Piloting The Alabaster Box

I’m a teacher in addition to being a writer and mother and grandmother and (the list goes on). As a professor and teacher educator, I was constantly engaged in research related to the history or curriculum, teaching, and school supervision. A pilot is essential in identifying potential problems with aspects of research and correcting them. So perhaps it isn’t surprising that when I neared the end of my almost-final draft of The Black Alabaster Box, I started thinking about piloting the book in much the same way that I had doctoral students pilot their research tools or curricula they developed. I was excited about finishing the book and eager to get it on its way to prospective publishers, but I decided to take out the time to find classrooms where a teacher would read the book to their class. After they had finished reading the manuscript I met with two of the classes and talked with them about what did and didn’t work. I’m glad I did.

One of the classes that I found was an urban public school in Baltimore County, Maryland. It was Katie Schmidt’s 5th grade.

It was a great and terrifying opportunity. Great because I knew I’d get good feedback from my target audience (other than myself–in the interest of full disclosure I confess that I write for myself first). Terrifying because what if they didn’t like it at all?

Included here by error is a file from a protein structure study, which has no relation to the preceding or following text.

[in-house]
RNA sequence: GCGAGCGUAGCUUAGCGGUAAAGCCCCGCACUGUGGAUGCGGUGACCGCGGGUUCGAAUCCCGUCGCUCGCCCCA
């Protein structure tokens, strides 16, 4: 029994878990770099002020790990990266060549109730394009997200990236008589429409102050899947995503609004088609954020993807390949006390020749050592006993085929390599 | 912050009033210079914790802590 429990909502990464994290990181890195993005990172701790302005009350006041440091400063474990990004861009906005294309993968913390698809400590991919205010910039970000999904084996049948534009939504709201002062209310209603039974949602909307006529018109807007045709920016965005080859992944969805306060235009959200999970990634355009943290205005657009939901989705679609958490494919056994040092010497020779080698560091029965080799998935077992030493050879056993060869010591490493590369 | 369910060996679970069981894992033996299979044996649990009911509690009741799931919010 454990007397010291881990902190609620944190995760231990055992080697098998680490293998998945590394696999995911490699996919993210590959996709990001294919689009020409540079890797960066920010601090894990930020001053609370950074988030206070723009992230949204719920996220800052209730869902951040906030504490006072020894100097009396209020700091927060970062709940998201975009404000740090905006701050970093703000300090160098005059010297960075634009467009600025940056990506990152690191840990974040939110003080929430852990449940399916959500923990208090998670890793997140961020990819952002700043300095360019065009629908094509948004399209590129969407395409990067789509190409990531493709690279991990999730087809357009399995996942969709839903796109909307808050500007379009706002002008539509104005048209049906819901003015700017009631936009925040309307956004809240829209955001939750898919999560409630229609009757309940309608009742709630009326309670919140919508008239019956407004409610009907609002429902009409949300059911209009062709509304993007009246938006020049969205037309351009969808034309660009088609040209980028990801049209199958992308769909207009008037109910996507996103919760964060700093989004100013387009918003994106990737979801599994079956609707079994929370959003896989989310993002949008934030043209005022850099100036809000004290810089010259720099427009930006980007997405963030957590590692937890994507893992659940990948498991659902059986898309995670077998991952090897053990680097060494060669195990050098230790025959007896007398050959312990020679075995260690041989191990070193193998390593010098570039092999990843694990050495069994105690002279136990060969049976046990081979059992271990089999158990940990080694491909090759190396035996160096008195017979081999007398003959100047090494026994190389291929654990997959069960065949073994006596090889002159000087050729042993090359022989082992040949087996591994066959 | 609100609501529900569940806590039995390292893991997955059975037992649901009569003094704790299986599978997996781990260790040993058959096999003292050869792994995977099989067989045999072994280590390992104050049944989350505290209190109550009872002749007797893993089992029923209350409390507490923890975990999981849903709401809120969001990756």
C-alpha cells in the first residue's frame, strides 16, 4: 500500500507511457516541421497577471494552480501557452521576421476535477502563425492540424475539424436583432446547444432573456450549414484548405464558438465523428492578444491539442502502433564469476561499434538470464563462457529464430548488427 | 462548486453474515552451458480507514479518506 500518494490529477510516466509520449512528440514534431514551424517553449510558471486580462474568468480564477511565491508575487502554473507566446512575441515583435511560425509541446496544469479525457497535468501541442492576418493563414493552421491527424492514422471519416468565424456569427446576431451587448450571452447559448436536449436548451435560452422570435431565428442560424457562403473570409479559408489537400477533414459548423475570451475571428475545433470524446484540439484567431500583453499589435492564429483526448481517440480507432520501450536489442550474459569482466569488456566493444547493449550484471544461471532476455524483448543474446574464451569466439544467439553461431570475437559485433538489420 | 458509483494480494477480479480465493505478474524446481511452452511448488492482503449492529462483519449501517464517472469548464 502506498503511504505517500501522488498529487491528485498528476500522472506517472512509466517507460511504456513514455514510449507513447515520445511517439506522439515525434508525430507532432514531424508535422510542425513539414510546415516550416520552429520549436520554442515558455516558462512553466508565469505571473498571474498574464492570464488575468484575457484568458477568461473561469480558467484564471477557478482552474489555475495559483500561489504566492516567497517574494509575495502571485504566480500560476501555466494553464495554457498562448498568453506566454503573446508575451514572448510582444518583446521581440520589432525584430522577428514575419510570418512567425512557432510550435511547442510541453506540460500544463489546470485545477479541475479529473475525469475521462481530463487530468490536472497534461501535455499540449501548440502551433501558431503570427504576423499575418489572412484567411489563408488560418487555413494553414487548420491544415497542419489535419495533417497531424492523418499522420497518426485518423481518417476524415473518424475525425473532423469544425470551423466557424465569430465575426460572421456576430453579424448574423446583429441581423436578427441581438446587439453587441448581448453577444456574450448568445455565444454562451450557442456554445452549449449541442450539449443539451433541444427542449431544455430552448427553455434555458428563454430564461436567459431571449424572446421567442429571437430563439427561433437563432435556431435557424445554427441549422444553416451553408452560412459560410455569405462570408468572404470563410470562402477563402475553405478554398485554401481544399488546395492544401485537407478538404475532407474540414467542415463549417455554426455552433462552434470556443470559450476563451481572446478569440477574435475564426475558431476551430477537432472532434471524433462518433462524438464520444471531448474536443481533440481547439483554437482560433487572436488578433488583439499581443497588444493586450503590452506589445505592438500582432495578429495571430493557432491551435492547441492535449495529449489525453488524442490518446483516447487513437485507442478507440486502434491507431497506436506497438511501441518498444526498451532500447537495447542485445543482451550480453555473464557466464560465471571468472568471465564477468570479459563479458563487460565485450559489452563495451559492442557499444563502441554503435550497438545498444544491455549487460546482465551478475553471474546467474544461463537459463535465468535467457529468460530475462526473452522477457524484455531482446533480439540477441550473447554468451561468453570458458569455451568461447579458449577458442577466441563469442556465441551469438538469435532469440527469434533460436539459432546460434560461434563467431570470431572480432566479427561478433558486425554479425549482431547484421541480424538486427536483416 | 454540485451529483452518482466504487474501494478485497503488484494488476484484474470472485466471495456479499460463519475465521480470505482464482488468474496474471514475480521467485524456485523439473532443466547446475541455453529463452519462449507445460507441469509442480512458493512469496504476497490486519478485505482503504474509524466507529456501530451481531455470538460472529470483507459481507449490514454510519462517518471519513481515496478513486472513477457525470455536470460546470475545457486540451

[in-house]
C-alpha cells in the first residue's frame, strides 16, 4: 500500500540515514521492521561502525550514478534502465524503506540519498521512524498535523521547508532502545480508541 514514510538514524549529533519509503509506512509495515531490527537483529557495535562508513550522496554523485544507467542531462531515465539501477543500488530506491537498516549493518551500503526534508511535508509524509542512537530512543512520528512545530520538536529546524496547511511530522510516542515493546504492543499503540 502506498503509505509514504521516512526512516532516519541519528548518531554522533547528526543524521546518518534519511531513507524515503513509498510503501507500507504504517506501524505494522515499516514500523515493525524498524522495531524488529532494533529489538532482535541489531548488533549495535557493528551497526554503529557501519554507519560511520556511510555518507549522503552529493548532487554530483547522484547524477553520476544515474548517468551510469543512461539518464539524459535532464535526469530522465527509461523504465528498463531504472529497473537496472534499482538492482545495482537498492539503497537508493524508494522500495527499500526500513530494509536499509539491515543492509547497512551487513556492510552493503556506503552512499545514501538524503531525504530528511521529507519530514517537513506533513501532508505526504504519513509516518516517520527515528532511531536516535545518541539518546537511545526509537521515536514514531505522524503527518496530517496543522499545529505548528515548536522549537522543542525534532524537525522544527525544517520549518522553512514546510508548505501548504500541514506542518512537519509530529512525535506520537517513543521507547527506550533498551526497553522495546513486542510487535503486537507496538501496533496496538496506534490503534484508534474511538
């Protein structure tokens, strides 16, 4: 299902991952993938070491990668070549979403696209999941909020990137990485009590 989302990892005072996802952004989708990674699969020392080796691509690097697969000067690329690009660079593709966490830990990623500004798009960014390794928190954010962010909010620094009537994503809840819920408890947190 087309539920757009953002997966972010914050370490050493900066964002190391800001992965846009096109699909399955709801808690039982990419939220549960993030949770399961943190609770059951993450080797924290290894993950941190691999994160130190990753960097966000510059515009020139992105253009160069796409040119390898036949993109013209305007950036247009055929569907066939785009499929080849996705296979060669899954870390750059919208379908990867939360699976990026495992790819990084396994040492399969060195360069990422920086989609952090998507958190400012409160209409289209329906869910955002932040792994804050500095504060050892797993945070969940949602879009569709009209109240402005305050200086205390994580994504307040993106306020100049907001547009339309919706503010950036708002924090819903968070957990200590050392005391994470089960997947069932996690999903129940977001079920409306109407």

It was a good decision. I got great feedback from kids and teachers in pilot schools. Some kids thought the way I introduced the element of fantasy in the book  was too abrupt. So I introduced an advance warning of magic afoot in chapter one. I upgraded Old Shep from your everyday, wonderful, loyal dog to a time traveler. These are just two of the ways that their feedback helped. More than anything, it let me know that I was on the right track and the book would find a welcome audience.

2 Responses

  1. The entire class and I LOVED the first time when Ruby and Junior see inside the box and start talking with “Genie Lady” – some kids were laughing so hard at the interactions between them and Celeste, and it was so cool to see their incredibly opposite backgrounds and upbringings showing through in their interactions. The kids also liked how Bessie and Junior were brought back into the story much later, after seeming like their part was over.

    1. I think Ruby and Junior (or Bessie to the class) are two of the most horrid people ever–the kind you love to hate. I’m not exactly sure where they came from! I was sitting at my brother’s dining room table in Lawrence, Kansas when suddenly, there they were, looking in the box. 🙂

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